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The Scotia Diner: Good food, with a dollop of Elvis

The Scotia Diner: Good food, with a dollop of Elvis

The Scotia Diner combines nostalgia from the 1950s with good, wholesome food.
The Scotia Diner: Good food, with a dollop of Elvis
A Mortimer Snerd marionette is among the 1950s paraphernalia that decorates the Scotia Diner.
Photographer: Beverly M. Elander

“I had a pink poodle skirt like that!” I squealed as we walked on the black-and-white checkerboard floor between chrome tables and chairs.

Reminders of the carefree ’50s were on the red-and-black walls — Elvis, Mortimer Snerd, Marilyn in the famous pleated white halter-topped sundress that “just twirled up.”

Two years ago, Anita Kyratzis and her husband were forced to move their diner across the street to the former Kem Cleaners in Scotia. Friends and patrons helped decorate by donating many of the retro objects.

Scotia Diner

WHERE: 114 Mohawk Ave. (Route 5), Scotia. 372-9776 and on Facebook

WHEN: 6 a.m.-8 p.m. Monday-Friday, 6 a.m.-3 p.m. Saturday, 7 a.m.-3 p.m. Sunday

HOW MUCH: $33.80 before tax and tip

MORE INFO: Parking lot. All major credit cards accepted. Accessible.

But one cannot live on nostalgia alone. How was the food at the Scotia Diner, we wondered?

Trish and I seated ourselves in a booth against the far wall, surrounded by memorabilia. Our aproned server Nicole handed us menus and took our drink order. My tea arrived with a glass carafe of hot water and a small blue bowl of thick lemon slices.

It was a blustery day with flurries — a cup of chili ($4) kind of a day — but alas! They were out. I was glad I ordered the mozzarella sticks (five of them) to share. The sturdy marinara dipping sauce alone was worth the price ($5.25).

The small piece of bay leaf I pulled out was a clue that the sauce was made in-house. The sticks were hot and crispy on the outside with a warm molten core.

It was Friday, a day for a cup of their New England Clam Chowder soup special ($2.75). The steaming blend was creamy but not chunky, chock full of potatoes and clams with a hint of garlic.

There were nearly 60 sandwiches listed: club, hot, cold, wrapped and all served with cole slaw, macaroni or potato salad and pickle, some with fries. Trish chose the turkey club on rye ($7.75) while I was hankering for a tuna melt on whole wheat ($7.25).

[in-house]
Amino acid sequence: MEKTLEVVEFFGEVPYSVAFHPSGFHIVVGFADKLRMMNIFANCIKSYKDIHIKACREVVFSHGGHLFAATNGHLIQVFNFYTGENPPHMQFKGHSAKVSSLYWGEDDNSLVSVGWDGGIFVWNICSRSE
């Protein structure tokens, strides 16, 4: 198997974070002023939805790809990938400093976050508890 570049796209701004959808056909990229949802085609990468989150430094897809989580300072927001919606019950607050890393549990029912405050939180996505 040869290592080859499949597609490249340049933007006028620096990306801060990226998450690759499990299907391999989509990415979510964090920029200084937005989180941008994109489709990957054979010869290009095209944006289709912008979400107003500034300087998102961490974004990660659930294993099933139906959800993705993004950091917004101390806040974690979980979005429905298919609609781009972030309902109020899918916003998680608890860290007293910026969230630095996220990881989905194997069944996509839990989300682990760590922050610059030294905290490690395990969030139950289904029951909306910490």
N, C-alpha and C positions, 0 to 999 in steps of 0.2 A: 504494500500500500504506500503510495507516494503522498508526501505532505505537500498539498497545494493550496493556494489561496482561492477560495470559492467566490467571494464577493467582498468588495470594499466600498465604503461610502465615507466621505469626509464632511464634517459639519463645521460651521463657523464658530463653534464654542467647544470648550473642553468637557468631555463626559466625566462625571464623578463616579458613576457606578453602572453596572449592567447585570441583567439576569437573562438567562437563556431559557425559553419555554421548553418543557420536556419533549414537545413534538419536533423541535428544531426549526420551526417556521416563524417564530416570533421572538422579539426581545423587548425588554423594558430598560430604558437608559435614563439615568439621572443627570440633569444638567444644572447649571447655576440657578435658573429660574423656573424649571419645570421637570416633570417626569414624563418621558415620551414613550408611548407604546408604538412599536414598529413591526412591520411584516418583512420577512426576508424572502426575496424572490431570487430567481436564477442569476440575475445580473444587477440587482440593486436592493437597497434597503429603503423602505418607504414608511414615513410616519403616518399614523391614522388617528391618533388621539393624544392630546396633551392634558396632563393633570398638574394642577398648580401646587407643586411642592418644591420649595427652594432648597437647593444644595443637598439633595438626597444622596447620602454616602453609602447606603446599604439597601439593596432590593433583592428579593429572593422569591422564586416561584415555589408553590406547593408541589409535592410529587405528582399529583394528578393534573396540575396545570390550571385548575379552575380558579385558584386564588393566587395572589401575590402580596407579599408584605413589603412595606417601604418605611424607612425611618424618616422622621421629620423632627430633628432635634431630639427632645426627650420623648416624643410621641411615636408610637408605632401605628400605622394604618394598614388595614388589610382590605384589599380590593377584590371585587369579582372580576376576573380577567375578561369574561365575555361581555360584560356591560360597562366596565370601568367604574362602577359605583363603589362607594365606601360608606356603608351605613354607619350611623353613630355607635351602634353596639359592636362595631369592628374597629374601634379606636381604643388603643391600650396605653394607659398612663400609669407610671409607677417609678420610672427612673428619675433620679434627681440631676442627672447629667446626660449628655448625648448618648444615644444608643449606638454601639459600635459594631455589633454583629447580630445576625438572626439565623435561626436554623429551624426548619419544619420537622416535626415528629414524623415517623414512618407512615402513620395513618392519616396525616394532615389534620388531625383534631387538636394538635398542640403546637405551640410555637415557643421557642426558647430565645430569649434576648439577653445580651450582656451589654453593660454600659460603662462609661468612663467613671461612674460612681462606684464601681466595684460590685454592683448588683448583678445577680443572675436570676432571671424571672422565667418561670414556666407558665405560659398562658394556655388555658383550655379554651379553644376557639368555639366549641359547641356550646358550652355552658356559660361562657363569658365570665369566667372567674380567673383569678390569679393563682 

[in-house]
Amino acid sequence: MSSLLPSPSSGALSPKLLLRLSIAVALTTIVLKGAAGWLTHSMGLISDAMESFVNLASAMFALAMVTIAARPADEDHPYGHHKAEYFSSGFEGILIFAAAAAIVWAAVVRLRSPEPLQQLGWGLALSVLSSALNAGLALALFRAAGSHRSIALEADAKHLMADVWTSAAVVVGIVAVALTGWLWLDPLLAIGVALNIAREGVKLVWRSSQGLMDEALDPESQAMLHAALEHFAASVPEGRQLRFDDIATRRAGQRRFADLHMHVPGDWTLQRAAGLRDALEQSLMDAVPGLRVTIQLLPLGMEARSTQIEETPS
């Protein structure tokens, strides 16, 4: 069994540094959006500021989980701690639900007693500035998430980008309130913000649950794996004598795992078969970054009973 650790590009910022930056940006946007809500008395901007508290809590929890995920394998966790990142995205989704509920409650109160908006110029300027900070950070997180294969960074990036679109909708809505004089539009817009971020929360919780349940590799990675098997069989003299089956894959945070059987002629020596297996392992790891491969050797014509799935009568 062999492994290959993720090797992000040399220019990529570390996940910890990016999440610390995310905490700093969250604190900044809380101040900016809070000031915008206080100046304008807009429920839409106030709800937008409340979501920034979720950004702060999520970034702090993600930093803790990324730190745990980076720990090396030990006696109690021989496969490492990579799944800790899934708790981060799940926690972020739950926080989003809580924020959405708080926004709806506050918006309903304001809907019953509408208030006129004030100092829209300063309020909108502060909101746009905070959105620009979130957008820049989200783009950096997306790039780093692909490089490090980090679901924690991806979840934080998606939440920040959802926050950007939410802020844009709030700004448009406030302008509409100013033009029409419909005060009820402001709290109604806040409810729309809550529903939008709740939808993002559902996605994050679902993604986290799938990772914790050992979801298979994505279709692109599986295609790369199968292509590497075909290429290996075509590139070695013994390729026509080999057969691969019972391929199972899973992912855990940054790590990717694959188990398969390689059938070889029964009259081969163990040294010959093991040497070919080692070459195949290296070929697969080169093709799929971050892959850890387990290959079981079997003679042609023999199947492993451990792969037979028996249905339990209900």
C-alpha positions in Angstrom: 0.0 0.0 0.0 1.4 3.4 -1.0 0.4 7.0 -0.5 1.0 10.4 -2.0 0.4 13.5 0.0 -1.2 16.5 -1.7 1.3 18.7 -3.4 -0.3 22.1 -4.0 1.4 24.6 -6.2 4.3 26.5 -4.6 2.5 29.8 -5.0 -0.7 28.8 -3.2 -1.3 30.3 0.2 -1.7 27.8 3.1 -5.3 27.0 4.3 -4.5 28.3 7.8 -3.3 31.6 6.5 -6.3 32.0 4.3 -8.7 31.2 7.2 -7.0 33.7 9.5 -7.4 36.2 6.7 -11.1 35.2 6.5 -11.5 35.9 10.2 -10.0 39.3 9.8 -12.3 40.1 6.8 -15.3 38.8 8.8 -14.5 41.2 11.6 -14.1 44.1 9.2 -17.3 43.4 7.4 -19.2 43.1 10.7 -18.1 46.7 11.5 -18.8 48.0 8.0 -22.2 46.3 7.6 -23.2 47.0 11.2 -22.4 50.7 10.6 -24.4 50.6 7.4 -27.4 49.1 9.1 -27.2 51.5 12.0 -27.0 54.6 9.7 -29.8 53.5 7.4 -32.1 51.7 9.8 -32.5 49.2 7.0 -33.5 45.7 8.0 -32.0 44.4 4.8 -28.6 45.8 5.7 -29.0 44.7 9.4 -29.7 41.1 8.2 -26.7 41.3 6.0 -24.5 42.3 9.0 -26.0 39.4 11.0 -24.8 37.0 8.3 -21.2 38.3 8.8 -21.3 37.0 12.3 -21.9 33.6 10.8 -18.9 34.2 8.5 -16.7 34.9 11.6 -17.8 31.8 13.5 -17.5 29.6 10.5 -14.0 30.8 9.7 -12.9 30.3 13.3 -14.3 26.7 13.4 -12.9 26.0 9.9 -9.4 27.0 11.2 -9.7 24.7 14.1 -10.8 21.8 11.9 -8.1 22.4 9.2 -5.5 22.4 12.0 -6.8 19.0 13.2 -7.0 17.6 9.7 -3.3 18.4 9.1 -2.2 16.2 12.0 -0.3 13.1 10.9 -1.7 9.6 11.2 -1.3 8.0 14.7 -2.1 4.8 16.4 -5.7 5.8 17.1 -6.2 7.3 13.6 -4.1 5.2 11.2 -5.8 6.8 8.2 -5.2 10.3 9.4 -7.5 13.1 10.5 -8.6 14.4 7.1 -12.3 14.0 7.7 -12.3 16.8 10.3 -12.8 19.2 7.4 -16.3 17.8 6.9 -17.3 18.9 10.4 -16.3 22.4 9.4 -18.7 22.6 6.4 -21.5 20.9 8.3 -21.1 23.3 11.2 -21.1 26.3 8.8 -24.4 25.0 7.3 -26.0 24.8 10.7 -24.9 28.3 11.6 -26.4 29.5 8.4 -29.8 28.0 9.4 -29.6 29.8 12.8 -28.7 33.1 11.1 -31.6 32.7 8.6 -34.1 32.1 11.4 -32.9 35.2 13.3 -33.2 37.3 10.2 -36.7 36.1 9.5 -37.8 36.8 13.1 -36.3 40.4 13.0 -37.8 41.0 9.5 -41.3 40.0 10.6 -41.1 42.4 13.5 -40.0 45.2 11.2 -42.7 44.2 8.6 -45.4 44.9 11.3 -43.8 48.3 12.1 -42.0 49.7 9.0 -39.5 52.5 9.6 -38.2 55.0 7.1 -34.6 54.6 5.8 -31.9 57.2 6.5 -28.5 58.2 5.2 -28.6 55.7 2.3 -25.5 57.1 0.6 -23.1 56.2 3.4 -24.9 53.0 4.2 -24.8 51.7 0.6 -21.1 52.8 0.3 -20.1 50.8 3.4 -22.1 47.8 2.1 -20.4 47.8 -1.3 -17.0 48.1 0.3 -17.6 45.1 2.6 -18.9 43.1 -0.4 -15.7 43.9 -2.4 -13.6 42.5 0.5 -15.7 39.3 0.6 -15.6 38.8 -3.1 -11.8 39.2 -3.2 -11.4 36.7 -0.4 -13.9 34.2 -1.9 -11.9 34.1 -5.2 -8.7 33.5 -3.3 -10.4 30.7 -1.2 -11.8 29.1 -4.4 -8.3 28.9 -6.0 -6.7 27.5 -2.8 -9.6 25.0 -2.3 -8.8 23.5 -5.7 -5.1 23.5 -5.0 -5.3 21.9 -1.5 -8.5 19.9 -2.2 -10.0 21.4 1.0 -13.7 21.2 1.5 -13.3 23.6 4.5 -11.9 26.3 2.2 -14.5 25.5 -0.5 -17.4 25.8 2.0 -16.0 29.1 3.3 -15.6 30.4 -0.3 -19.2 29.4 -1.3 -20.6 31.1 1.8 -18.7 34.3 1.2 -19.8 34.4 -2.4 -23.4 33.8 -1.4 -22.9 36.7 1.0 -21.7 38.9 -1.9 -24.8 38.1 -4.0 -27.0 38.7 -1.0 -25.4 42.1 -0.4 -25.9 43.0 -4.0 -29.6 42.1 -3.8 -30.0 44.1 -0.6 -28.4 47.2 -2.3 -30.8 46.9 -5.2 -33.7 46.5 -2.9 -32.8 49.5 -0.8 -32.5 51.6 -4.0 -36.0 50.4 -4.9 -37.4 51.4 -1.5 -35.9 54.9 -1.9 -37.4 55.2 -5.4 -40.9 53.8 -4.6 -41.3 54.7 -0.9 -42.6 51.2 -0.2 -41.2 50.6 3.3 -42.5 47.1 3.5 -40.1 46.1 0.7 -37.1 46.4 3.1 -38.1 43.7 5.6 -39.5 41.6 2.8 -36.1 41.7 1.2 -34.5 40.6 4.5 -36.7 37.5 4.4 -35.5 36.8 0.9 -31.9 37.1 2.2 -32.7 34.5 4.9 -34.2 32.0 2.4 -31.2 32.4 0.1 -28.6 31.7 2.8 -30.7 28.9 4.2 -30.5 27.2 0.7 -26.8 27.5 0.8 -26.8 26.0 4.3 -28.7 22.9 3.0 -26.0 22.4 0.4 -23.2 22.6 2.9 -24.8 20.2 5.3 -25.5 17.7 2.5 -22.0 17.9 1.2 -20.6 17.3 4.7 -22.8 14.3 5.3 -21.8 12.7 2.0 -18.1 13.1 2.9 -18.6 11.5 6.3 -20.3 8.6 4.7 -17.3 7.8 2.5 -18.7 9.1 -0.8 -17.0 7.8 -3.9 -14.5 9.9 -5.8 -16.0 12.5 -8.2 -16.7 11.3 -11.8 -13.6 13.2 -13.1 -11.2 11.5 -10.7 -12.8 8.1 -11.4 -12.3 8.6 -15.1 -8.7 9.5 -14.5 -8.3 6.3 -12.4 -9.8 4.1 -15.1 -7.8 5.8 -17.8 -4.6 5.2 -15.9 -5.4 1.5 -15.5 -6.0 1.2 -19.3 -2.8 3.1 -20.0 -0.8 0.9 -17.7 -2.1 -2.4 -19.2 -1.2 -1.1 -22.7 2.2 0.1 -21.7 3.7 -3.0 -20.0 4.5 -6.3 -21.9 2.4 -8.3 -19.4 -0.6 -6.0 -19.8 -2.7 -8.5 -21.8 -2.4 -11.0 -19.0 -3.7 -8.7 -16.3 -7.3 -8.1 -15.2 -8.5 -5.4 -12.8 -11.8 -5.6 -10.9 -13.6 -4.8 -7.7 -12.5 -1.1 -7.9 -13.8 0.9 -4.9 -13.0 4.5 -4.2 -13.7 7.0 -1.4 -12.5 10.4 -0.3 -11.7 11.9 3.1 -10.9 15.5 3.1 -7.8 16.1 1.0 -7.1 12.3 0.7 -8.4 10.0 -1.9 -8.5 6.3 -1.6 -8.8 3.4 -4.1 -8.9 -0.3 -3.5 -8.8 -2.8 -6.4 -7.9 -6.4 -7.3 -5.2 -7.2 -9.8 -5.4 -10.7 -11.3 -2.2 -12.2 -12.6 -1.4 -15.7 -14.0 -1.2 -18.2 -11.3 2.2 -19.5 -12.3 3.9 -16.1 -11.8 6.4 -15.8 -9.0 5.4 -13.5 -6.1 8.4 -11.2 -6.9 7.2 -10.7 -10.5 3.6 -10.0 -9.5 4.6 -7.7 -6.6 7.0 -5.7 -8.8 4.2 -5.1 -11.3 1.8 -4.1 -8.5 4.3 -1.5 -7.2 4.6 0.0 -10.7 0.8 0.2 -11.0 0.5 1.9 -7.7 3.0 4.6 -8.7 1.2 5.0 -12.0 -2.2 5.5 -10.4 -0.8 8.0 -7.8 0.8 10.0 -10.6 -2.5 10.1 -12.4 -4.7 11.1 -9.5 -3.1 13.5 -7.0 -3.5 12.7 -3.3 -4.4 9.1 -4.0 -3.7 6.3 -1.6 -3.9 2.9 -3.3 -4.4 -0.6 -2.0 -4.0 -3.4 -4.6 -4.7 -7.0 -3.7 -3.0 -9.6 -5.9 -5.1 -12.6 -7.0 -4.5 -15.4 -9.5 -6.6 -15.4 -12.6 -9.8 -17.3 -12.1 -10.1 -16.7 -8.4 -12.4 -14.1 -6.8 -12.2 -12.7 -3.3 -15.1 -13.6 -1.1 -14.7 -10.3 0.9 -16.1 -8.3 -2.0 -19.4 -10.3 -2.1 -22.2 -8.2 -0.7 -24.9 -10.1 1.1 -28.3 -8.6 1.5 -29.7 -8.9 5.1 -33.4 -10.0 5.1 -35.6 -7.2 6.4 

The sandwiches were standard diner fare and more than adequate. Trish’s was essentially a three-tiered BLT with turkey. Her fries arrived on their own plate nicely browned and not greasy.

“How many places do you go where the fries come on their own plate because there is no room on the sandwich dish,” she marveled.

I wish either our server or I had thought to ask what kind of cheese I wanted on my melt. The tuna salad was fresh, the bread nicely grilled, but I would have preferred almost any other kind of cheese to the American, which melted into a thin, tasteless film on the tuna.

The accompanying onion rings were perfectly fried and plentiful.

Accompanying salads were way above average. My chopped cole slaw was slightly sweet and crunchy. Trish’s potato salad was studded with bits of carrots and celery, adding more texture and flavor than potatoes alone.

To add to the already colorful nature of the Scotia Diner, food was presented on what appeared to be modified Fiestaware by our caring server, who brought extra napkins and refilled water glasses without being asked.

We decided to bring home some of our meal in order to save room for dessert. There were about 20 to choose from, many of them slowly spinning in a carousel-like glass showcase.

Trish had her heart set on tapioca pudding with whipped cream like her Mom used to make her when she was a little girl. I substituted an excellent slice of carrot cake with cream cheese frosting for Greek rice pudding which was unavailable that day.

While my goal is generally to choose something unfamiliar or out of the ordinary, I had no complaints with the moist walnut dotted dessert.

The diner’s menu also features complete breakfasts and dinner (from $6.25 for ziti with sauce to $10.99 for a strip sirloin steak or pork chop dinner), as well as salads and platters.

Names of meals are as kitschy as the décor. Imagine feasting on Volcano Mike, Buffalo Chick, Cred or Da’ Fish. A kids menu for $5 is also available, although the separate menu sheets were at the printers the day I was there.

Besides the 20 or so booths and tables in the main section of the diner is a separately decorated space called the Las Vegas Room. It is here that an Elvis impersonator entertains at a $25/person dinner once a month.

Owner Anita explained that the room seats about 70 people and is generally sold out each performance. The next special Elvis Experience is April 18.

A family restaurant, the Scotia Diner possesses a menu, service and lively décor to suit almost anyone.

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